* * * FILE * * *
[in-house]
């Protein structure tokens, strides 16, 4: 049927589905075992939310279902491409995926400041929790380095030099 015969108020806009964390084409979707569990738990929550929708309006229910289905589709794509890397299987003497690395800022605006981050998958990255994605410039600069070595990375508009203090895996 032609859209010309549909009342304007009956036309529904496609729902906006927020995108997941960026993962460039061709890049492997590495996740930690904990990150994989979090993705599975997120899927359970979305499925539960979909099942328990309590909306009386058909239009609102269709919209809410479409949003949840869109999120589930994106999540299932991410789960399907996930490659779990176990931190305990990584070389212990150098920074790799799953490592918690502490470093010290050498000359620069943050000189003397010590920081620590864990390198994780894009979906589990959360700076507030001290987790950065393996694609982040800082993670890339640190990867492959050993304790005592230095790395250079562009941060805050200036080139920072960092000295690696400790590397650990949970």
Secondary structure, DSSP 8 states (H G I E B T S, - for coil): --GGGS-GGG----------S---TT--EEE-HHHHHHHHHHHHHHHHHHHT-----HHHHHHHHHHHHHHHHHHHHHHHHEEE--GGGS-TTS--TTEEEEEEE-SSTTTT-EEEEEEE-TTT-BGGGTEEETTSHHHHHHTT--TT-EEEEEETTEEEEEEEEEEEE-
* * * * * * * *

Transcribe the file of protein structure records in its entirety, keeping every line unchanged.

[in-house]
């Protein structure tokens, strides 16, 4: 049927589905075992939310279902491409995926400041929790380095030099 015969108020806009964390084409979707569990738990929550929708309006229910289905589709794509890397299987003497690395800022605006981050998958990255994605410039600069070595990375508009203090895996 032609859209010309549909009342304007009956036309529904496609729902906006927020995108997941960026993962460039061709890049492997590495996740930690904990990150994989979090993705599975997120899927359970979305499925539960979909099942328990309590909306009386058909239009609102269709919209809410479409949003949840869109999120589930994106999540299932991410789960399907996930490659779990176990931190305990990584070389212990150098920074790799799953490592918690502490470093010290050498000359620069943050000189003397010590920081620590864990390198994780894009979906589990959360700076507030001290987790950065393996694609982040800082993670890339640190990867492959050993304790005592230095790395250079562009941060805050200036080139920072960092000295690696400790590397650990949970």
Secondary structure, DSSP 8 states (H G I E B T S, - for coil): --GGGS-GGG----------S---TT--EEE-HHHHHHHHHHHHHHHHHHHT-----HHHHHHHHHHHHHHHHHHHHHHHHEEE--GGGS-TTS--TTEEEEEEE-SSTTTT-EEEEEEE-TTT-BGGGTEEETTSHHHHHHTT--TT-EEEEEETTEEEEEEEEEEEE-